trailing edge of the rear seat bench to take into account for removal.
– Scavenge the $1.35 (on average) in loose change under the rear bench
that the federal government suggests wreckers earn per car on wrecked
REMOVE REAR SEAT BACK:
– Pop out or pry out (with a thin flathead screwdriver) the four blue
solid butterfly anchor clips from the leading edge of the rear topside
sundeck where the sundeck overlaps with the rear seatback.
– Remove the two rear headrests by pressing the driver-side knob under
each & simultaneously lifting upward until the posts clear the seatback.
– Push down the rear seat armrest and pull back on the vertical backing
which is velcroed to the steel bulkhead behind rear seat back.
– Remove the two #2 phillips screws behind this velcroed rear armrest
– Remove the four #2 phillips screws holding the U-brackets at the
bottom of the rear seat back.
– Pull up the rear seat back vertically, to clear three reverse-u-shaped
wire brackets from their u-shaped metal brackets in the rear bulkhead
metal wall. This should remove the seat (except for the seat belts).
– Pull out the two side rear seat shoulder belts as far as they will go
and jam a pen or other object to eliminate the return tension.
The seat belts will be less of a nuisance if you perform this task.
– Flip the rear seat back (still attached by the seat belts) upside down
so that the foam side is facing the front & the leather side is facing
the rear and the headrest portion is on the floor of the automobile.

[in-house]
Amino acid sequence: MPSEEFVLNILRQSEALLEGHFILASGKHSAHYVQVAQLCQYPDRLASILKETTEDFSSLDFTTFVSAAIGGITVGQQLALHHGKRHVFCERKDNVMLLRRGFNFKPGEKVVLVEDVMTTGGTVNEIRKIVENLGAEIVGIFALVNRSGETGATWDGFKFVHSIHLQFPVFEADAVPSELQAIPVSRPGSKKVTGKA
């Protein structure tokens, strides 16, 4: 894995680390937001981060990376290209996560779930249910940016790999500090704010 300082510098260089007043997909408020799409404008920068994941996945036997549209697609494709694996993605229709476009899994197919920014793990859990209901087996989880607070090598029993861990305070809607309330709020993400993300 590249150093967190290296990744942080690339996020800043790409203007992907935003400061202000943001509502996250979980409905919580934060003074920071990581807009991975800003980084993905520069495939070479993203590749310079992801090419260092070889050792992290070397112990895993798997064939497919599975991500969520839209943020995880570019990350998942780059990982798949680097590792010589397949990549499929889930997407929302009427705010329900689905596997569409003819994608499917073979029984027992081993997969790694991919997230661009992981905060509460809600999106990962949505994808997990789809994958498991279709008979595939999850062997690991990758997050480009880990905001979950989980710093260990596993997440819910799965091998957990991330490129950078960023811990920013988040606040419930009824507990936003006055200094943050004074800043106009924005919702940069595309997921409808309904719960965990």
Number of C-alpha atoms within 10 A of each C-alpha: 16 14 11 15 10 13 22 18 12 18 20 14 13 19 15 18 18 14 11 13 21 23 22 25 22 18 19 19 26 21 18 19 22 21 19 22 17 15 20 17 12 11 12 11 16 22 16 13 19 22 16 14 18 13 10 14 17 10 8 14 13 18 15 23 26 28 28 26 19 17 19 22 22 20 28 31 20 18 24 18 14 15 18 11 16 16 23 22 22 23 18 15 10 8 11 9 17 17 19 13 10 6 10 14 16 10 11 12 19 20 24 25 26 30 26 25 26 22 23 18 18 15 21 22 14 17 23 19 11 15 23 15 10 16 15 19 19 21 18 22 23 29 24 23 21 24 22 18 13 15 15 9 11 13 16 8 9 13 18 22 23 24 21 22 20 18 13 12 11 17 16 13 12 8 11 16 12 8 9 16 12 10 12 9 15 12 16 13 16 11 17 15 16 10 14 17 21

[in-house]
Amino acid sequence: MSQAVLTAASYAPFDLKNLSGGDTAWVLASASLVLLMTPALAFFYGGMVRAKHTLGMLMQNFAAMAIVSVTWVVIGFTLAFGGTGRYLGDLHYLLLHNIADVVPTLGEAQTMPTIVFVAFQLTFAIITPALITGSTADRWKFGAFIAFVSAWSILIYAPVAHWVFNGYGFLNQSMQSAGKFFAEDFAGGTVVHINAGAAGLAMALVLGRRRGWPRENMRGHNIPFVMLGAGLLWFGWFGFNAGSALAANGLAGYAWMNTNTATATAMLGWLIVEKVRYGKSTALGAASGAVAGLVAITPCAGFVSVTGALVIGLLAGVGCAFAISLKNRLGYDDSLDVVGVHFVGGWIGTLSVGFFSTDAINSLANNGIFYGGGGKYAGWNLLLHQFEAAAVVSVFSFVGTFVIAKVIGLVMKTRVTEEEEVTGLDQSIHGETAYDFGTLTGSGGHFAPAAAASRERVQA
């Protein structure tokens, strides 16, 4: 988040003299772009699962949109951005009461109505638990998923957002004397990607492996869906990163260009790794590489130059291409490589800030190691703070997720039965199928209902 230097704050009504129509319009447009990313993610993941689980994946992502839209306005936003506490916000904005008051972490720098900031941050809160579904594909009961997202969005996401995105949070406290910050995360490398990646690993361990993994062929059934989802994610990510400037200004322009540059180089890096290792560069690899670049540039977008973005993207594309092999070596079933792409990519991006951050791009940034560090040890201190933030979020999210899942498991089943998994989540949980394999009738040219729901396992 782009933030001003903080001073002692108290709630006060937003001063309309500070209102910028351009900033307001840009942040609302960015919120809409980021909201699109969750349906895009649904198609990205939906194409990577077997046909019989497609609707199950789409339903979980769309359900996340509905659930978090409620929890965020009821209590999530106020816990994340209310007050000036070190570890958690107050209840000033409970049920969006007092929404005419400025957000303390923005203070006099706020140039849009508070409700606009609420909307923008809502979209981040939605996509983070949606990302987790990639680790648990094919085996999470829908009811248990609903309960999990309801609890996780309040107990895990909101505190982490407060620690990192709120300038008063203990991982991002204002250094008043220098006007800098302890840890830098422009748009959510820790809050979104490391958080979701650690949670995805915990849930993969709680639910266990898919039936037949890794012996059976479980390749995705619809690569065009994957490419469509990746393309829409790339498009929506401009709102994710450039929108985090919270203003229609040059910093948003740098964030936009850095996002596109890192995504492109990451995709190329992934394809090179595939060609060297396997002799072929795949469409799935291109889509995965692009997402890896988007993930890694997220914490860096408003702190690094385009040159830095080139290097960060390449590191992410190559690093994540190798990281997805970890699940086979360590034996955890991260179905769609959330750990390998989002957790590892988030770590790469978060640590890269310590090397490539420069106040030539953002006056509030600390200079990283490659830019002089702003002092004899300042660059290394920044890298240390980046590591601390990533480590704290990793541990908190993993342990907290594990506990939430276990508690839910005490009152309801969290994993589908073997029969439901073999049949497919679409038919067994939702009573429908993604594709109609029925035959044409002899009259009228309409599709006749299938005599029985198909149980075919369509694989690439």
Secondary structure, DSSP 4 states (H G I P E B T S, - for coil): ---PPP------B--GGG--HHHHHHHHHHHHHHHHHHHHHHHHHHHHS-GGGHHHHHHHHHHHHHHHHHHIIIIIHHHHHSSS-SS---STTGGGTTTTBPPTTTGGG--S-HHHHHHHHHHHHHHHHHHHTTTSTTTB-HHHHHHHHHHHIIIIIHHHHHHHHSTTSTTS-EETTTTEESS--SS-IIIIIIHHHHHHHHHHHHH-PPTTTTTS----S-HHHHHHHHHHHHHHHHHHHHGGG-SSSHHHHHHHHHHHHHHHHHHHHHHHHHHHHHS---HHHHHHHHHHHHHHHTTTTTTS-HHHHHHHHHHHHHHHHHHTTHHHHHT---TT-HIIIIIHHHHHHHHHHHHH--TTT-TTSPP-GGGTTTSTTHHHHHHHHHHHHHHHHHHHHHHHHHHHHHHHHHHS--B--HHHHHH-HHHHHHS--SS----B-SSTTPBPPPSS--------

REMOVE REAR UPPER TAIL-LIGHT & REAR SUNDECK:
– After removing the three blue solid butterfly clips on the leading
edge of the rear sundeck …
– Pull toward the front and upward on the rear upper tail-lamp housing;
and disconnect the rear upper tail-lamp harness connector from the rear
upper tail-lamp connector. Remove the rear tail lamp housing.
– Pull up on the rear sundeck everywhere you can to unclip the 11 solid
white anchor clips (4 equally spaced in the rear, two in the middle
on each side of the package binnacle, and 5 near the front of the
sundeck shelf, three of which are closely spaced near the middle front
of the sundeck shelf and the other two nearer the outside edges).
– Collect all anchor clips in a zip-lock bag marked “rear shelf”.
REMOVE REAR SUNDECK PACKAGE BINNACLE:
– With the rear upper tail-lamp & rear sundeck removed, unscrew the
seven #2 phillips screws holding down the black plastic rear sundeck
package binnacle (aka storage compartment basin).
Note: This rear sundeck storage binnacle is the key to removing the
fuel pump since the fuel pump (with the attached fuel pump float,
fuel pump housing, fuel pump level gage, etc.), can only come out
undamaged through the rectangle left by the removal of this rear
sundeck storage binnacle (aka package binnacle).
Note: Almost none of this removal procedure is explained in the factory
9. Remove fuel pump assembly from the top of the fuel tank from the trunk:
FROM THE TRUNK: